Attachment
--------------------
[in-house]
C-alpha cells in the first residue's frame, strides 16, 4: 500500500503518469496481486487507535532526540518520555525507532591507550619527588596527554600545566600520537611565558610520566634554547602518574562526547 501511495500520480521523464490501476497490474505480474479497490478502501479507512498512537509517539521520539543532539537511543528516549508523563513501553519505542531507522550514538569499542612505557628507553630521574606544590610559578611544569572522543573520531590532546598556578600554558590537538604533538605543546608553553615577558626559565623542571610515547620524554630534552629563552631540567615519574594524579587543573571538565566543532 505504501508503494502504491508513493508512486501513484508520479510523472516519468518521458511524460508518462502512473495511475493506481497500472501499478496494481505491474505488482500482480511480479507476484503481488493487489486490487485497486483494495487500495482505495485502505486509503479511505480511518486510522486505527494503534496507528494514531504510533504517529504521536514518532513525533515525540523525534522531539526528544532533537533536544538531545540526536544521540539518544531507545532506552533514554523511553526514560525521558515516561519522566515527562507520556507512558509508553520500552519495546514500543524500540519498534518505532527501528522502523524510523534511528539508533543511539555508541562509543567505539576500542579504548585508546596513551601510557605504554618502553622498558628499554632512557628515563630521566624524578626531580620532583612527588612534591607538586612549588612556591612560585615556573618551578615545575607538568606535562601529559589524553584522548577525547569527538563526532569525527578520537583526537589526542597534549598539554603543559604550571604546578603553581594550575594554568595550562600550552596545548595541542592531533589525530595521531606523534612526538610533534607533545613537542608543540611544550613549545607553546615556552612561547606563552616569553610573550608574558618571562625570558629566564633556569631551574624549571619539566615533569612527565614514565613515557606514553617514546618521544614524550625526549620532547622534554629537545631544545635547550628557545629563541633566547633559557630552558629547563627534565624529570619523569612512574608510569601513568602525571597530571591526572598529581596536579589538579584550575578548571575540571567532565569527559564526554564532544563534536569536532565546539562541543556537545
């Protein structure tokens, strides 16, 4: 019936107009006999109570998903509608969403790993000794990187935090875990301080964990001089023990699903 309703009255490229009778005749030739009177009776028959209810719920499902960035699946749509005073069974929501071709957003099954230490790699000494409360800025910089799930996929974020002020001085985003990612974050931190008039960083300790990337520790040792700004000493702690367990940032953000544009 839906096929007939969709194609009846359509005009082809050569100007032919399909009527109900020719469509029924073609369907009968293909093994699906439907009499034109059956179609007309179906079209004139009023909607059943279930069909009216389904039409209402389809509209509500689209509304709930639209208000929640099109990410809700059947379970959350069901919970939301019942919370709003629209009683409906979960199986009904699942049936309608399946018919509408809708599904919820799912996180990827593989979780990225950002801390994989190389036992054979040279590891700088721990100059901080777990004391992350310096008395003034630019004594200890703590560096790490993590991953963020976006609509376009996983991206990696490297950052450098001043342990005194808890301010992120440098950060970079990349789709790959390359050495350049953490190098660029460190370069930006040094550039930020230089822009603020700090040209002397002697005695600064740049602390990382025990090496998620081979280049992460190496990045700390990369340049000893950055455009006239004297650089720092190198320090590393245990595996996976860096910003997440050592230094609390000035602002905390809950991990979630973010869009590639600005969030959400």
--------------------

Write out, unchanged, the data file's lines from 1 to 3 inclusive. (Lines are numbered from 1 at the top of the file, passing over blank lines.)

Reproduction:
[in-house]
C-alpha cells in the first residue's frame, strides 16, 4: 500500500503518469496481486487507535532526540518520555525507532591507550619527588596527554600545566600520537611565558610520566634554547602518574562526547 501511495500520480521523464490501476497490474505480474479497490478502501479507512498512537509517539521520539543532539537511543528516549508523563513501553519505542531507522550514538569499542612505557628507553630521574606544590610559578611544569572522543573520531590532546598556578600554558590537538604533538605543546608553553615577558626559565623542571610515547620524554630534552629563552631540567615519574594524579587543573571538565566543532 505504501508503494502504491508513493508512486501513484508520479510523472516519468518521458511524460508518462502512473495511475493506481497500472501499478496494481505491474505488482500482480511480479507476484503481488493487489486490487485497486483494495487500495482505495485502505486509503479511505480511518486510522486505527494503534496507528494514531504510533504517529504521536514518532513525533515525540523525534522531539526528544532533537533536544538531545540526536544521540539518544531507545532506552533514554523511553526514560525521558515516561519522566515527562507520556507512558509508553520500552519495546514500543524500540519498534518505532527501528522502523524510523534511528539508533543511539555508541562509543567505539576500542579504548585508546596513551601510557605504554618502553622498558628499554632512557628515563630521566624524578626531580620532583612527588612534591607538586612549588612556591612560585615556573618551578615545575607538568606535562601529559589524553584522548577525547569527538563526532569525527578520537583526537589526542597534549598539554603543559604550571604546578603553581594550575594554568595550562600550552596545548595541542592531533589525530595521531606523534612526538610533534607533545613537542608543540611544550613549545607553546615556552612561547606563552616569553610573550608574558618571562625570558629566564633556569631551574624549571619539566615533569612527565614514565613515557606514553617514546618521544614524550625526549620532547622534554629537545631544545635547550628557545629563541633566547633559557630552558629547563627534565624529570619523569612512574608510569601513568602525571597530571591526572598529581596536579589538579584550575578548571575540571567532565569527559564526554564532544563534536569536532565546539562541543556537545
């Protein structure tokens, strides 16, 4: 019936107009006999109570998903509608969403790993000794990187935090875990301080964990001089023990699903 309703009255490229009778005749030739009177009776028959209810719920499902960035699946749509005073069974929501071709957003099954230490790699000494409360800025910089799930996929974020002020001085985003990612974050931190008039960083300790990337520790040792700004000493702690367990940032953000544009 839906096929007939969709194609009846359509005009082809050569100007032919399909009527109900020719469509029924073609369907009968293909093994699906439907009499034109059956179609007309179906079209004139009023909607059943279930069909009216389904039409209402389809509209509500689209509304709930639209208000929640099109990410809700059947379970959350069901919970939301019942919370709003629209009683409906979960199986009904699942049936309608399946018919509408809708599904919820799912996180990827593989979780990225950002801390994989190389036992054979040279590891700088721990100059901080777990004391992350310096008395003034630019004594200890703590560096790490993590991953963020976006609509376009996983991206990696490297950052450098001043342990005194808890301010992120440098950060970079990349789709790959390359050495350049953490190098660029460190370069930006040094550039930020230089822009603020700090040209002397002697005695600064740049602390990382025990090496998620081979280049992460190496990045700390990369340049000893950055455009006239004297650089720092190198320090590393245990595996996976860096910003997440050592230094609390000035602002905390809950991990979630973010869009590639600005969030959400």